Segment has made it a no-brainer to integrate with third-party scripts and services, and has saved us from doing pointless redeploys just to change the It gives you the granularity to toggle services on different environments without having to make any code changes.
It's also a great platform for discovering SaaS products that you could add to your own – just by browsing their catalog, I've discovered tools we now currently use to augment our main product. Here are a few:
- Heap: We use Heap for our product analytics. Heap's philosophy is to gather events from multiple sources, and then organize and graph segments to form your own business insights. They have a few starter graphs like DAU and retention to help you get started.
- Hotjar: If a picture's worth a thousand words, than a video is worth 1000 * 30fps = 30k words per second. Hotjar gives us videos of user sessions so we can pinpoint problems that aren't necessarily JS exceptions – say, logical errors in a UX flow – that we'd otherwise miss.
- Bugsnag: Bugsnag has been a big help in catching run-time errors that our users encounter. Their Slack integration pings us when something goes wrong (which we can control if we want to notified on all bugs or just new bugs), and their source map uploader means that we don't have to debug minified code.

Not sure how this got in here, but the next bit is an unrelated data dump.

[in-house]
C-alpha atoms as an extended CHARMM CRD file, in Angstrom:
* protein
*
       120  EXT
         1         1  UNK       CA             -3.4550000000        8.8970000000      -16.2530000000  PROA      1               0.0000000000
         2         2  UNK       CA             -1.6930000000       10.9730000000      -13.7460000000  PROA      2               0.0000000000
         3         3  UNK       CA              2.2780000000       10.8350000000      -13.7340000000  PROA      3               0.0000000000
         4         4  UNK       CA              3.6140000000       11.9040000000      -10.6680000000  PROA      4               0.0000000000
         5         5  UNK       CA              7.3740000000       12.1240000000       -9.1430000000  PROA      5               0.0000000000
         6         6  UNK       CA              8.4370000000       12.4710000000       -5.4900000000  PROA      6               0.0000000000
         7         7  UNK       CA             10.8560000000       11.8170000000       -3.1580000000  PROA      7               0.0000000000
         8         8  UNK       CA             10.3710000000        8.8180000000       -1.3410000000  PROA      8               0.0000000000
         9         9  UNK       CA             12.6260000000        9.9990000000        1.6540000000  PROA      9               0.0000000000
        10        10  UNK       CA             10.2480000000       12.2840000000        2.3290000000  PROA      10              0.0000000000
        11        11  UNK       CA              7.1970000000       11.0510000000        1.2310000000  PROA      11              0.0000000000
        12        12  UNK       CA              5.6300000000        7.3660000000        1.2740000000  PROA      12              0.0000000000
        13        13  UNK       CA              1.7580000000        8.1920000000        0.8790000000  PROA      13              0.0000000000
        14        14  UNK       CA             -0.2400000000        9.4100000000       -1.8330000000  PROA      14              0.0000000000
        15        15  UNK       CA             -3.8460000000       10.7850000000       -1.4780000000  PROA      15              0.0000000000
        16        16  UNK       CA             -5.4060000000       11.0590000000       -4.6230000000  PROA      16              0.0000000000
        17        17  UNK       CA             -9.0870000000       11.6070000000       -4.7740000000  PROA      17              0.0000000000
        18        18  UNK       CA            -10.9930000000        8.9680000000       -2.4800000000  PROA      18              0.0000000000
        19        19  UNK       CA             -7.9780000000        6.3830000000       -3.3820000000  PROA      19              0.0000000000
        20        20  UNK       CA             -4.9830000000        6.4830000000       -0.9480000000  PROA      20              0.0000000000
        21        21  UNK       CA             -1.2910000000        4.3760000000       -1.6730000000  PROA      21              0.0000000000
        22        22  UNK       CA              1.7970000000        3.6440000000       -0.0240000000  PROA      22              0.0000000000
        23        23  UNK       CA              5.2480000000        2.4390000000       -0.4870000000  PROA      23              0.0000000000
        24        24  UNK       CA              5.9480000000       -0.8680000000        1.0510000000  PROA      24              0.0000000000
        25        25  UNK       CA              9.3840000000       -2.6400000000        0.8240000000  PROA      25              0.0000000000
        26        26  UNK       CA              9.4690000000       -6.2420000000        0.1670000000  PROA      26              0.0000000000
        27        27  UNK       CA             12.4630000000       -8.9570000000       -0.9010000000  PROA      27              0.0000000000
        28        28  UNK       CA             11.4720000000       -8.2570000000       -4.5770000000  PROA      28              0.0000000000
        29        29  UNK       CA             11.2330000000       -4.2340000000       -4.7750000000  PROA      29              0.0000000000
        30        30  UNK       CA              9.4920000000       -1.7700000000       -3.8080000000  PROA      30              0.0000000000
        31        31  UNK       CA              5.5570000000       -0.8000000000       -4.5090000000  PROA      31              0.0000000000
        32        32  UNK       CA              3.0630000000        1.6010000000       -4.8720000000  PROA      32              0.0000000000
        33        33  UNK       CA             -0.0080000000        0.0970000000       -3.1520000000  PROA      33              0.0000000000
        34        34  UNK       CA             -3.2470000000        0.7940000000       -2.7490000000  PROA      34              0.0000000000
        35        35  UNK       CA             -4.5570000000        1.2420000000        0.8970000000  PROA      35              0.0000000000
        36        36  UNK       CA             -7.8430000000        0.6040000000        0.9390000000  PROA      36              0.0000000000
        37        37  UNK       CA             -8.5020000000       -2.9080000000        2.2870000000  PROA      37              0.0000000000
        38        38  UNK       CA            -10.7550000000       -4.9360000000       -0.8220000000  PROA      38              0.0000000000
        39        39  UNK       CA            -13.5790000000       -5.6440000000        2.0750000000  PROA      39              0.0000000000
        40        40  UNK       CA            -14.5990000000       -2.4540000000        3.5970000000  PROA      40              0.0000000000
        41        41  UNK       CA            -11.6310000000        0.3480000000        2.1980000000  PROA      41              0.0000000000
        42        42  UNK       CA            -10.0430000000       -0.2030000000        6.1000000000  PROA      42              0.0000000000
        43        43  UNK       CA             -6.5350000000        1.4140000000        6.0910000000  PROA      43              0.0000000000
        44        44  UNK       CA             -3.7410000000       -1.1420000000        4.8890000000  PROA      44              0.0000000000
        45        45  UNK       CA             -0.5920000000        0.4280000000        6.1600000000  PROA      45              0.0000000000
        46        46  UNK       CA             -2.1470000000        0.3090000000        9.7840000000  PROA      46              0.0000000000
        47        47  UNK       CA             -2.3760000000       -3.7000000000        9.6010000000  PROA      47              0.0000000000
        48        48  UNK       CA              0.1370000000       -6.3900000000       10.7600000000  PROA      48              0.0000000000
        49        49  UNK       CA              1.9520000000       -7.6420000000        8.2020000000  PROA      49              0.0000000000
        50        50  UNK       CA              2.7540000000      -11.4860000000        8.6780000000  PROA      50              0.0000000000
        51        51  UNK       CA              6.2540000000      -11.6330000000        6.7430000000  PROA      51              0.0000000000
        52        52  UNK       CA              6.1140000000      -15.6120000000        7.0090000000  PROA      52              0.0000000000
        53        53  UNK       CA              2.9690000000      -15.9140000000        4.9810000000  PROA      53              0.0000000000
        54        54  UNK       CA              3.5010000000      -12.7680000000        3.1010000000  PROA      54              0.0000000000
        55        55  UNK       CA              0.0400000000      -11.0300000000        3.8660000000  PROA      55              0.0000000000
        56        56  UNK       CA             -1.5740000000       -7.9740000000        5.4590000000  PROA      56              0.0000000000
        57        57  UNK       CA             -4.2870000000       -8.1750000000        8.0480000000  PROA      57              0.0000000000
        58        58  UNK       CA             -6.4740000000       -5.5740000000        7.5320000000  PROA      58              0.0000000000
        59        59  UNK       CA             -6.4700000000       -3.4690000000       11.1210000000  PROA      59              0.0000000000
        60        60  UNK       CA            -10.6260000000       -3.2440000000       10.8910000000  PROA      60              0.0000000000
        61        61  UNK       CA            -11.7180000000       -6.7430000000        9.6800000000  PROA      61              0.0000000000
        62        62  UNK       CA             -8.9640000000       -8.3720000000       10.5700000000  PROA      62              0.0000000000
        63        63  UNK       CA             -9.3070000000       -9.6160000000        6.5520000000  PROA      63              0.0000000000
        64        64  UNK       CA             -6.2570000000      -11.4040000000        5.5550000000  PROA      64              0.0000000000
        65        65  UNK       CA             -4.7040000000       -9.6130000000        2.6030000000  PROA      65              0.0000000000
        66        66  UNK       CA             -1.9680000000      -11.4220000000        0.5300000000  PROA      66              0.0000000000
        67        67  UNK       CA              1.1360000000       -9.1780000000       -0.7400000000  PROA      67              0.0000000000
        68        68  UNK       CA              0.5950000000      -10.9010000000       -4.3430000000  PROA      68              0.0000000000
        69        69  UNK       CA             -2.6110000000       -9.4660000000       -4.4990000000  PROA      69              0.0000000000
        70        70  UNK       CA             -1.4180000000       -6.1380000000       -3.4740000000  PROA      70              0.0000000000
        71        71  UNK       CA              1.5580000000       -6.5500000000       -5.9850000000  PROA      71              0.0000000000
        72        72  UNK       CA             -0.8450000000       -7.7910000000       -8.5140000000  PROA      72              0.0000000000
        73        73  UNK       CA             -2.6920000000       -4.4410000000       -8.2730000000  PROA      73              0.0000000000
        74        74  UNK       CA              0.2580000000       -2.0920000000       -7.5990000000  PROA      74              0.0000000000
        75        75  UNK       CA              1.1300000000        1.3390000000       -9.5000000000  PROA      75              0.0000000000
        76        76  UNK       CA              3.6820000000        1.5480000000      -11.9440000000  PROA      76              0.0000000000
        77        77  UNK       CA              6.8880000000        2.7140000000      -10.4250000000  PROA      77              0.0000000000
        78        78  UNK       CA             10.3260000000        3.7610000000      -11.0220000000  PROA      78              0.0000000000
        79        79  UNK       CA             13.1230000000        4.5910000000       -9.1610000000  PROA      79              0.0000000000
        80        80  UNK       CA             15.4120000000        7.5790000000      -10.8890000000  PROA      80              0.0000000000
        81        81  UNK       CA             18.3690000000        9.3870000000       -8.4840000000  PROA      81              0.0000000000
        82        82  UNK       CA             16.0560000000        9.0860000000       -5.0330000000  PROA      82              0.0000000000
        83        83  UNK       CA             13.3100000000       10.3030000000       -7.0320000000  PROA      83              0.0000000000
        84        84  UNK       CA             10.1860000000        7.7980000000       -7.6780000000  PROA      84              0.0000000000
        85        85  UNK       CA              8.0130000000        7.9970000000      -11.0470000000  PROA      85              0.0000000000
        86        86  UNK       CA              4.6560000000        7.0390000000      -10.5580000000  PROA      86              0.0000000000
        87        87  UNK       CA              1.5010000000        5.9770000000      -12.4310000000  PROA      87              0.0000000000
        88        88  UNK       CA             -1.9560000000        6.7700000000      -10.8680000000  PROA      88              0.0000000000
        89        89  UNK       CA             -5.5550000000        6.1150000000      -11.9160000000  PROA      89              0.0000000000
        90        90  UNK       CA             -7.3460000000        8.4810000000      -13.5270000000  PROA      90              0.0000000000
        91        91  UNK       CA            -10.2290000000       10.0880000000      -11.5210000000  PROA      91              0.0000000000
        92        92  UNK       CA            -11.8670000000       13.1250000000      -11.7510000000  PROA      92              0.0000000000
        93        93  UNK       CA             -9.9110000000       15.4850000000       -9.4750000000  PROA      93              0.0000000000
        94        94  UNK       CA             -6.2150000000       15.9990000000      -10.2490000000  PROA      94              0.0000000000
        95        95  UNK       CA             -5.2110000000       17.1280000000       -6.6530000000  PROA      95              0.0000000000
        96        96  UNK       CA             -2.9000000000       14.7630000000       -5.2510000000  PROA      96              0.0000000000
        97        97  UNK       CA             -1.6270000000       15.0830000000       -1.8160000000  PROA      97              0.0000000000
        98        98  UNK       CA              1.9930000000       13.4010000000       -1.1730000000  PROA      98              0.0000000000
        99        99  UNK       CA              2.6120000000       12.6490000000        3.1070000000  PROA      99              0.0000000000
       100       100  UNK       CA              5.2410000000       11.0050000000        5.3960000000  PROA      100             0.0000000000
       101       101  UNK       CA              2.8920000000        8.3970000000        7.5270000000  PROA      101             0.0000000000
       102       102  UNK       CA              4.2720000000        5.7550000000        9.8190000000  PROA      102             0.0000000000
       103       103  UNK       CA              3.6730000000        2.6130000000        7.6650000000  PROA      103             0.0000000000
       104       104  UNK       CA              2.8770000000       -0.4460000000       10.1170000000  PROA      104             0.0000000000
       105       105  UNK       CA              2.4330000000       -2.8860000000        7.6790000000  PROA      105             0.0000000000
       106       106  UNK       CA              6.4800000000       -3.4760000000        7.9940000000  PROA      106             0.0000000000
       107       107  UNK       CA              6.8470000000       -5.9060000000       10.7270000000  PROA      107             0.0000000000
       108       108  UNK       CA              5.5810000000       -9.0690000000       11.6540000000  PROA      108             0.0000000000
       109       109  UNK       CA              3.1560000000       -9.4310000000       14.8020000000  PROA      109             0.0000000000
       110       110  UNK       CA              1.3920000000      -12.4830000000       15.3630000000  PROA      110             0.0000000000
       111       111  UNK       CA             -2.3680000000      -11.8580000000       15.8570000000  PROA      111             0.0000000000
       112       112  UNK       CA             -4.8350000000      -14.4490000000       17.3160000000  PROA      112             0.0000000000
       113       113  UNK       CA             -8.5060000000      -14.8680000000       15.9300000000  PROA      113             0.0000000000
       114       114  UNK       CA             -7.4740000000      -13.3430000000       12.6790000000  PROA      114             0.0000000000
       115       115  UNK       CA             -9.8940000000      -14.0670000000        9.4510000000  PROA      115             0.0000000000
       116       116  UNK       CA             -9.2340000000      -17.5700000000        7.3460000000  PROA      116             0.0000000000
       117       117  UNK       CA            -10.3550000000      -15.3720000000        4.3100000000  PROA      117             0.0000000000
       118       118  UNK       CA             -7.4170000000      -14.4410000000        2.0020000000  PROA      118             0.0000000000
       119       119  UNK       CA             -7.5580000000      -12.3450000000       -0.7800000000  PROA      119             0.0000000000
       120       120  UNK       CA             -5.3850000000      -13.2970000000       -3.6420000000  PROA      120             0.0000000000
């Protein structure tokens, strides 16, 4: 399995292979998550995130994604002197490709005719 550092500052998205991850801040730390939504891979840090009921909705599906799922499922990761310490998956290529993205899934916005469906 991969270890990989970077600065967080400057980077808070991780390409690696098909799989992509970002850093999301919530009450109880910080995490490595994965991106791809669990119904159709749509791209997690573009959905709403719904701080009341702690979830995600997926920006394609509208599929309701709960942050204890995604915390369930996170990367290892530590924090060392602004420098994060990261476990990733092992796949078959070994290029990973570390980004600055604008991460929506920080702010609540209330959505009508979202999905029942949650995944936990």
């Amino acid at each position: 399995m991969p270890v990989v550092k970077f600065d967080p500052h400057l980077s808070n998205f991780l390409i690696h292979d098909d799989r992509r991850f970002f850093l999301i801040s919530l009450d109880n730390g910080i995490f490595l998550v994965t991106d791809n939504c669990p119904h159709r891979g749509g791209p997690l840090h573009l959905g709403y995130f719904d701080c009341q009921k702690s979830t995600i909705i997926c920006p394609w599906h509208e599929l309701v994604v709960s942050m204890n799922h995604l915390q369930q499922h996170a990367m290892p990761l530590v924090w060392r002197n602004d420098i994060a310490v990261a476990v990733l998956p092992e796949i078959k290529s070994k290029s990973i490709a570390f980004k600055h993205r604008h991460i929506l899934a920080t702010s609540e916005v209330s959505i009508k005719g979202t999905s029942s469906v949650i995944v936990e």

Does the Slack integration for Bugsnag ever get overwhelming? I have a Typeform slack bot that is awesome until I get 4 in less than a minute.
It can certainly get noisy – here's what we've done to help cut down on the noise:
- One channel per app, per env. This lets those interested opt-in to the notifications they want. As a front-end dev, I mute the backend channels. Also, I keep the dev envs muted – it's useful to check in when something is going wrong, but I don't need to be proactively alerted, since I'm probably tinkering with what's going wrong anyway.
- Configure granularity. Bugsnag has really good granular settings, so you can choose the frequency of your notifications. We have ours set to only ping us in Slack if the bug is new, or if a fixed bug has been re-opened (regression).